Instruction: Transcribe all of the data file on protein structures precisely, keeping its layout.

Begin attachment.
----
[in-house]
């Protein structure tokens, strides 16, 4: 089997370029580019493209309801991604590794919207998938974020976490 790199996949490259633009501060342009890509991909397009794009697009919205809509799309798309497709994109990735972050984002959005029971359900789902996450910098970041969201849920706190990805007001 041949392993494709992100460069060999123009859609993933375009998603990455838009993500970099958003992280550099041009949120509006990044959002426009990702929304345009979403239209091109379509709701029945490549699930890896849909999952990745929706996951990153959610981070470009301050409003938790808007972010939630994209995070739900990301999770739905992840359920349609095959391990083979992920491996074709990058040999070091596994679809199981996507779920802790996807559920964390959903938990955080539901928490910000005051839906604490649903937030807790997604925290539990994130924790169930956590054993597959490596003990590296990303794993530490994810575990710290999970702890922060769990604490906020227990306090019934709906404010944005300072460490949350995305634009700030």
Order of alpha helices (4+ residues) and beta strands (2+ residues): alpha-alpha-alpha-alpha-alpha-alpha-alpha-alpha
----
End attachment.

[in-house]
């Protein structure tokens, strides 16, 4: 089997370029580019493209309801991604590794919207998938974020976490 790199996949490259633009501060342009890509991909397009794009697009919205809509799309798309497709994109990735972050984002959005029971359900789902996450910098970041969201849920706190990805007001 041949392993494709992100460069060999123009859609993933375009998603990455838009993500970099958003992280550099041009949120509006990044959002426009990702929304345009979403239209091109379509709701029945490549699930890896849909999952990745929706996951990153959610981070470009301050409003938790808007972010939630994209995070739900990301999770739905992840359920349609095959391990083979992920491996074709990058040999070091596994679809199981996507779920802790996807559920964390959903938990955080539901928490910000005051839906604490649903937030807790997604925290539990994130924790169930956590054993597959490596003990590296990303794993530490994810575990710290999970702890922060769990604490906020227990306090019934709906404010944005300072460490949350995305634009700030």
Order of alpha helices (4+ residues) and beta strands (2+ residues): alpha-alpha-alpha-alpha-alpha-alpha-alpha-alpha